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StatefulSet is the workload API object used to manage stateful applications.

Note: StatefulSets are stable (GA) in 1.9.

Manages the deployment and scaling of a set of PodsA high-level summary of what phase the Pod is in within its lifecyle. , and provides guarantees about the ordering and uniqueness of these Pods.

Like a DeploymentAn API object that manages a replicated application. , a StatefulSet manages Pods that are based on an identical container spec. Unlike a Deployment, a StatefulSet maintains a sticky identity for each of their Pods. These pods are created from the same spec, but are not interchangeable: each has a persistent identifier that it maintains across any rescheduling.

A StatefulSet operates under the same pattern as any other Controller. You define your desired state in a StatefulSet object, and the StatefulSet controller makes any necessary updates to get there from the current state.

Using StatefulSets

StatefulSets are valuable for applications that require one or more of the following.

In the above, stable is synonymous with persistence across Pod (re)scheduling. If an application doesn’t require any stable identifiers or ordered deployment, deletion, or scaling, you should deploy your application with a controller that provides a set of stateless replicas. Controllers such as Deployment or ReplicaSet may be better suited to your stateless needs.



The example below demonstrates the components of a StatefulSet.

apiVersion: v1
kind: Service
  name: nginx
    app: nginx
  - port: 80
    name: web
  clusterIP: None
    app: nginx
apiVersion: apps/v1
kind: StatefulSet
  name: web
      app: nginx # has to match .spec.template.metadata.labels
  serviceName: "nginx"
  replicas: 3 # by default is 1
        app: nginx # has to match .spec.selector.matchLabels
      terminationGracePeriodSeconds: 10
      - name: nginx
        - containerPort: 80
          name: web
        - name: www
          mountPath: /usr/share/nginx/html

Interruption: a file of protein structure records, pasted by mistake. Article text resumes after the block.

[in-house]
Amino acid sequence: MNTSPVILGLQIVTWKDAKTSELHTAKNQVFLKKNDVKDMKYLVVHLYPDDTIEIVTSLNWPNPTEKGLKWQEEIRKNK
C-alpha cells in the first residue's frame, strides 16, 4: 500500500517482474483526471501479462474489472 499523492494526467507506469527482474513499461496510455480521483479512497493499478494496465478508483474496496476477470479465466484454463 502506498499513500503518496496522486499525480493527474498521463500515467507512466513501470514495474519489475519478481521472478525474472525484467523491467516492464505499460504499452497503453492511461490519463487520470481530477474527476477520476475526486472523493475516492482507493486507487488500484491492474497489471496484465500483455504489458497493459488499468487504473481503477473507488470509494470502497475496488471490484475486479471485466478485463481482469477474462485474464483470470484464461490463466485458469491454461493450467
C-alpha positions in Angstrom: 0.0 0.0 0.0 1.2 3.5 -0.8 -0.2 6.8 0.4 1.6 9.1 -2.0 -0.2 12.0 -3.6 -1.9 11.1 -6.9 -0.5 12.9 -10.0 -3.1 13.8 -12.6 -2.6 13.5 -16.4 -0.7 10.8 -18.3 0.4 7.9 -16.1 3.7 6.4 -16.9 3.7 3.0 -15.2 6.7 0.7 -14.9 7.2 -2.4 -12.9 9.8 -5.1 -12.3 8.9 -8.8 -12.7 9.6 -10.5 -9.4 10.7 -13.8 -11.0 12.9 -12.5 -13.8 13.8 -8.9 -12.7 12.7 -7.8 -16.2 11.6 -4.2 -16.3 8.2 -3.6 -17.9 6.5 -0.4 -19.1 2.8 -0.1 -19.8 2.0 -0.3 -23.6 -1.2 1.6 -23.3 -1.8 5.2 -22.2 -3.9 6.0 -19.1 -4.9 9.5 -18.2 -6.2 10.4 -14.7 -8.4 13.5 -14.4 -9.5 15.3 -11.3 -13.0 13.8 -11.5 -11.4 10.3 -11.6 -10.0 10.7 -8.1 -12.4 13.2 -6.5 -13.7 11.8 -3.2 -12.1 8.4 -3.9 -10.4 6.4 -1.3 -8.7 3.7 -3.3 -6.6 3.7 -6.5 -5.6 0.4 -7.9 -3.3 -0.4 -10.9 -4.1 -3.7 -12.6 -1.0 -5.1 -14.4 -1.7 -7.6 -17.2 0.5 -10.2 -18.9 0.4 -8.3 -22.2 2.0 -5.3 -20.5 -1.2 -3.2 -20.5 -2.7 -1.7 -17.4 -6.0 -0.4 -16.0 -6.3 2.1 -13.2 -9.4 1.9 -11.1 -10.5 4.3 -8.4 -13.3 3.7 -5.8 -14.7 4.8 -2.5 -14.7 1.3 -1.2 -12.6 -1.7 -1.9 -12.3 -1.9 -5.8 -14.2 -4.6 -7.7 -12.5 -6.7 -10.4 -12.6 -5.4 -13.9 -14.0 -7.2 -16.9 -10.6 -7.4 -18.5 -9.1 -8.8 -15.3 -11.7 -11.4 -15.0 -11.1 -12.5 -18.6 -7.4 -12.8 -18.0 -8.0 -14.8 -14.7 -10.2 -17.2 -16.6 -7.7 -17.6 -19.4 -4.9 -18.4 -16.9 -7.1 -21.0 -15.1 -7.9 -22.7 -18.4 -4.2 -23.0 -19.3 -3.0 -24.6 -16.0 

- metadata:
      name: www
      accessModes: [ "ReadWriteOnce" ]
      storageClassName: "my-storage-class"
          storage: 1Gi

Pod Selector

You must set the .spec.selector field of a StatefulSet to match the labels of its .spec.template.metadata.labels. Prior to Kubernetes 1.8, the .spec.selector field was defaulted when omitted. In 1.8 and later versions, failing to specify a matching Pod Selector will result in a validation error during StatefulSet creation.

Pod Identity

StatefulSet Pods have a unique identity that is comprised of an ordinal, a stable network identity, and stable storage. The identity sticks to the Pod, regardless of which node it’s (re)scheduled on.

Ordinal Index

For a StatefulSet with N replicas, each Pod in the StatefulSet will be assigned an integer ordinal, from 0 up through N-1, that is unique over the Set.

Stable Network ID

Each Pod in a StatefulSet derives its hostname from the name of the StatefulSet and the ordinal of the Pod. The pattern for the constructed hostname is $(statefulset name)-$(ordinal). The example above will create three Pods named web-0,web-1,web-2. A StatefulSet can use a Headless Service to control the domain of its Pods. The domain managed by this Service takes the form: $(service name).$(namespace).svc.cluster.local, where “cluster.local” is the cluster domain. As each Pod is created, it gets a matching DNS subdomain, taking the form: $(podname).$(governing service domain), where the governing service is defined by the serviceName field on the StatefulSet.

As mentioned in the limitations section, you are responsible for creating the Headless Service responsible for the network identity of the pods.

Here are some examples of choices for Cluster Domain, Service name, StatefulSet name, and how that affects the DNS names for the StatefulSet’s Pods.

Cluster Domain Service (ns/name) StatefulSet (ns/name) StatefulSet Domain Pod DNS Pod Hostname
cluster.local default/nginx default/web nginx.default.svc.cluster.local web-{0..N-1}.nginx.default.svc.cluster.local web-{0..N-1}
cluster.local foo/nginx foo/web web-{0..N-1} web-{0..N-1}
kube.local foo/nginx foo/web web-{0..N-1} web-{0..N-1}
Note: Cluster Domain will be set to cluster.local unless otherwise configured.

Stable Storage